Academic journal article Indian Journal of Psychiatry

Clomipramine, Clomiphene, and Generic Drug-Dispensing Errors

Academic journal article Indian Journal of Psychiatry

Clomipramine, Clomiphene, and Generic Drug-Dispensing Errors

Article excerpt

Byline: Amar. Bavle, Chittaranjan. Andrade


Brand names may show similarities between neuropsychiatric drugs and drugs belonging to other medical specializations. For example, in 2015, the USA Food and Drug Administration issued a warning about prescribing and dispensing errors resulting from brand name confusion between the antidepressant drug Brintellix (vortioxetine) and the antiplatelet drug Brilinta (ticagrelor).[sup][1] Brand names show similarities even within the neuropsychiatric domain. This is understandable when the pharmacological content is the same, but can result in potentially serious dispensing errors when the pharmacological content is different.[sup][2],[3]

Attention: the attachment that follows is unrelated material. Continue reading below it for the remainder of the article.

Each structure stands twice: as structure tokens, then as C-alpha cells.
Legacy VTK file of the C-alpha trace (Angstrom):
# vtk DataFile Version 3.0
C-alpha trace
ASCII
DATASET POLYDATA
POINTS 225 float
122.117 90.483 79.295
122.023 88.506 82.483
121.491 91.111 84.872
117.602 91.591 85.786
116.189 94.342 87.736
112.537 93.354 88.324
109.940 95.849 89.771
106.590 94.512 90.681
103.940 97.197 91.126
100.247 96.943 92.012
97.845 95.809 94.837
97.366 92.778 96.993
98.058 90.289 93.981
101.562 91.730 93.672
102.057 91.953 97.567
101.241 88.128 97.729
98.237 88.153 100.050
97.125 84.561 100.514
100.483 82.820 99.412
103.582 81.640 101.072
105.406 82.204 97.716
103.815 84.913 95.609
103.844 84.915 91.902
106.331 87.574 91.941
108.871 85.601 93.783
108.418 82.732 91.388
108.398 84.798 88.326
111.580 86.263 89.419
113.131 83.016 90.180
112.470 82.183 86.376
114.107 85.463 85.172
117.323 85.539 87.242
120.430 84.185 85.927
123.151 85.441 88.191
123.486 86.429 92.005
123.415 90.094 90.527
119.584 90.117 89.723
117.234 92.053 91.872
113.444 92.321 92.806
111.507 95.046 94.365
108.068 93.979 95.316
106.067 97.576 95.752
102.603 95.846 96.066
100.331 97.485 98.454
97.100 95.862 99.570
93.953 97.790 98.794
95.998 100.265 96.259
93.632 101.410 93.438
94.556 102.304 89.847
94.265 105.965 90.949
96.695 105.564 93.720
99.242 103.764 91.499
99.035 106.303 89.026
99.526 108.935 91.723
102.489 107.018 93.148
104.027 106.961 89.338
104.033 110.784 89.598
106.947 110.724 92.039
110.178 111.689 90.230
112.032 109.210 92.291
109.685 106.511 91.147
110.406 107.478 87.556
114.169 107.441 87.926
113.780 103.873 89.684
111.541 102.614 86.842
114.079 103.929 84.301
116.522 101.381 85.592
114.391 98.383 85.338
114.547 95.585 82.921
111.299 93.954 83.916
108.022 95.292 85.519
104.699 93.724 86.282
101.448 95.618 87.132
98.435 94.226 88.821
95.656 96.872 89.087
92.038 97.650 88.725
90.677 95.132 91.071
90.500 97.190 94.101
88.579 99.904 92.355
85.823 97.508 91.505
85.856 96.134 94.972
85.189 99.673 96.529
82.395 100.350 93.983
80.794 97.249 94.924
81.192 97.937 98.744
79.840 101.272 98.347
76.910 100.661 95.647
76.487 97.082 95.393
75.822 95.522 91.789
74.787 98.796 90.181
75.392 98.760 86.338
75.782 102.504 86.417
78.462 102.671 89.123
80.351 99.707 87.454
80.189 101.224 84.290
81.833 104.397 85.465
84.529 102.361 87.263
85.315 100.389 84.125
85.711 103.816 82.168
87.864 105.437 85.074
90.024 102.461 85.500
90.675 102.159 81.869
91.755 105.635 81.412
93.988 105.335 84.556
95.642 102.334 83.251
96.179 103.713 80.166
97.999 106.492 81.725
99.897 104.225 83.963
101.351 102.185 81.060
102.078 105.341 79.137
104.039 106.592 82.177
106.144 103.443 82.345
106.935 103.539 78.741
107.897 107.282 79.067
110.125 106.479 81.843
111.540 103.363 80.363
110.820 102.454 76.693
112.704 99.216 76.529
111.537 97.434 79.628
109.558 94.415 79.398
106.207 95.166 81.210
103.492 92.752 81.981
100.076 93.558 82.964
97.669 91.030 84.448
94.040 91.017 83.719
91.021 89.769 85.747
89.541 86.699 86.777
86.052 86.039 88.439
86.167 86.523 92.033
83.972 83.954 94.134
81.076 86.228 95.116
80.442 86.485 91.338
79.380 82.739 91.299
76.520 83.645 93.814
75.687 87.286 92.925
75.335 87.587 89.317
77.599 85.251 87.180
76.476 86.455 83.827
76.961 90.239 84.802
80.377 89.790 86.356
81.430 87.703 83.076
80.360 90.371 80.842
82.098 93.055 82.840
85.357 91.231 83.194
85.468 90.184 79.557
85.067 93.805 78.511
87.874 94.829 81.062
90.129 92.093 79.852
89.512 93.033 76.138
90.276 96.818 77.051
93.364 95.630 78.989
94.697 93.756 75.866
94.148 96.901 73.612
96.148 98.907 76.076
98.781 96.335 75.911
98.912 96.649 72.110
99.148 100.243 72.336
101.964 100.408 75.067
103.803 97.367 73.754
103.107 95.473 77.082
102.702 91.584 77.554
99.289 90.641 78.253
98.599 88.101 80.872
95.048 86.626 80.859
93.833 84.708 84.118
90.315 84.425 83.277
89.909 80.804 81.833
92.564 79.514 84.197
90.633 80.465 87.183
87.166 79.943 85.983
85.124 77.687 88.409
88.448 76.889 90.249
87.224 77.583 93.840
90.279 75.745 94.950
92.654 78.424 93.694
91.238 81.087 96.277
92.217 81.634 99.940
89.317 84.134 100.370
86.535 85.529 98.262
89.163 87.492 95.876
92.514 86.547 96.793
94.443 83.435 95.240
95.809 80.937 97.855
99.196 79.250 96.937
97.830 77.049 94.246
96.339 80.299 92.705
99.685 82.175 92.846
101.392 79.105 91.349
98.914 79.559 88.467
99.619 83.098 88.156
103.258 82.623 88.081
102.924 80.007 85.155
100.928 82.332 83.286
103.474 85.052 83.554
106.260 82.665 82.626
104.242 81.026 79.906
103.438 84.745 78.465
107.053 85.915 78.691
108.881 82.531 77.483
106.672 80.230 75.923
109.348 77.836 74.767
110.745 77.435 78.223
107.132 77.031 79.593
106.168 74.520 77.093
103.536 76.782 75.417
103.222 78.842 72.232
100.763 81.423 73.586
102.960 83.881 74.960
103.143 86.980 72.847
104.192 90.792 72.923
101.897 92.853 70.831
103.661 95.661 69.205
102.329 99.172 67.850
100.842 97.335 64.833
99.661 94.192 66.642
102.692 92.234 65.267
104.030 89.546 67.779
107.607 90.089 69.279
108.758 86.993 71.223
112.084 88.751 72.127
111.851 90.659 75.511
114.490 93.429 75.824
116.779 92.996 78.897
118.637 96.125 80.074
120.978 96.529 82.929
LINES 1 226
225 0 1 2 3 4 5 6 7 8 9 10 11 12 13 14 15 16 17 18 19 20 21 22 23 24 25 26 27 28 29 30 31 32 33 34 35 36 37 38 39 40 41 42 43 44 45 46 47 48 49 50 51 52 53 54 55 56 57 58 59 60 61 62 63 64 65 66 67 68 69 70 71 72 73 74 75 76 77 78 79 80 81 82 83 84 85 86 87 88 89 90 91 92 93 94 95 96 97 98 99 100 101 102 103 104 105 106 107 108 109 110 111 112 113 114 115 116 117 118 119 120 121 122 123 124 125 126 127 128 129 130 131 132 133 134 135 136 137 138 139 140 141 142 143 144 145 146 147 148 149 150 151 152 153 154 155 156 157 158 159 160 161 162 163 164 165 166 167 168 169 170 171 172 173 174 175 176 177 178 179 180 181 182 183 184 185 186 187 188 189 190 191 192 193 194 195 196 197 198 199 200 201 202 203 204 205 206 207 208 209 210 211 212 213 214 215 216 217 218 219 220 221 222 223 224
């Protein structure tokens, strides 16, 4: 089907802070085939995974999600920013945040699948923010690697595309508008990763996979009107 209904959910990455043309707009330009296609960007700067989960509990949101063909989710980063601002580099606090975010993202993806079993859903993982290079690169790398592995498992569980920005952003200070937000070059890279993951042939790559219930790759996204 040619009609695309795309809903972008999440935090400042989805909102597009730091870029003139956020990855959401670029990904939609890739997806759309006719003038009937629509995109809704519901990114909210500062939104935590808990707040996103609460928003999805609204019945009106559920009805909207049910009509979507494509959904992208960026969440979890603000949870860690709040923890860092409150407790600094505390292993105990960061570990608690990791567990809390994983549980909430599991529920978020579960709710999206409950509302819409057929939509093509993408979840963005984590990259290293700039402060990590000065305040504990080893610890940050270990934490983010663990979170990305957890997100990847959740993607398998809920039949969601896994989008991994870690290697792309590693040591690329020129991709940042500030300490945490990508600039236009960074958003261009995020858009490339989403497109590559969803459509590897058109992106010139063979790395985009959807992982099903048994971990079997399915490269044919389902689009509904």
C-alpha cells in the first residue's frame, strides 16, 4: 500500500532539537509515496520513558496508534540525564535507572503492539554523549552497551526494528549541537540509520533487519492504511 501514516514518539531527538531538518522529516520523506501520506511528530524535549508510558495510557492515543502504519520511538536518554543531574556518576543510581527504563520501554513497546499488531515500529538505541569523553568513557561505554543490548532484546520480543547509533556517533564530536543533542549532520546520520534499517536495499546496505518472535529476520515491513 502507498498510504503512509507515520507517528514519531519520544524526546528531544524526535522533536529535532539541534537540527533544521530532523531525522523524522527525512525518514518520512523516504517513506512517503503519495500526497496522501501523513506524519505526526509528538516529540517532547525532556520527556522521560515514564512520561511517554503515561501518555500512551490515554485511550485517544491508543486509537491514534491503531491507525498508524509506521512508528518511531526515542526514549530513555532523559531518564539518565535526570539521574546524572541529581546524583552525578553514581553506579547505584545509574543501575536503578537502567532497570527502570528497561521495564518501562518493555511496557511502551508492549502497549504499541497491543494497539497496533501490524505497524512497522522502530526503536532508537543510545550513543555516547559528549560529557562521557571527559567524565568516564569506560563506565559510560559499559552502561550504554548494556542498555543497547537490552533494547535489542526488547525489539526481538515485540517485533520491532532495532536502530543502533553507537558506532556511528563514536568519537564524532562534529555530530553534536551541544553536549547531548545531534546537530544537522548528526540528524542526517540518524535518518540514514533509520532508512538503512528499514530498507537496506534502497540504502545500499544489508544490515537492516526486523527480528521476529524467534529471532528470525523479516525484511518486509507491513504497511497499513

Physicians in India are exhorted to prescribe drugs by their generic name rather than by a brand name; or, more specifically, by their chemical name rather than by a brand name (the distinction is subtle but important; most Indian brands are actually generic because the original brands are out of patent). Here, we report how even generic prescriptions can result in dispensing errors.

A 35-year-old male with obsessive-compulsive disorder was prescribed clomipramine 100 mg/day in divided doses. There was no improvement; so, at a 1-month follow-up, the dose was increased to 150 mg/day. Two months later, there was still no improvement. An examination of the pill strips in his possession showed that he was actually taking six tablets of clomiphene citrate (25 mg, each) daily, and not clomipramine, as advised. He was referred to an endocrinologist; fortunately, there were no adverse consequences associated with 3 months of daily clomiphene use.

Our report illustrates how dispensing errors can arise from generic prescriptions; thus, the problem is not with similar-sounding brands, alone. Similar concerns have been reported by other authors, and computer-assisted alerts are suggested to flag possible errors.[sup][4] Such alerts are not possible in India, given the current health-care standards. …

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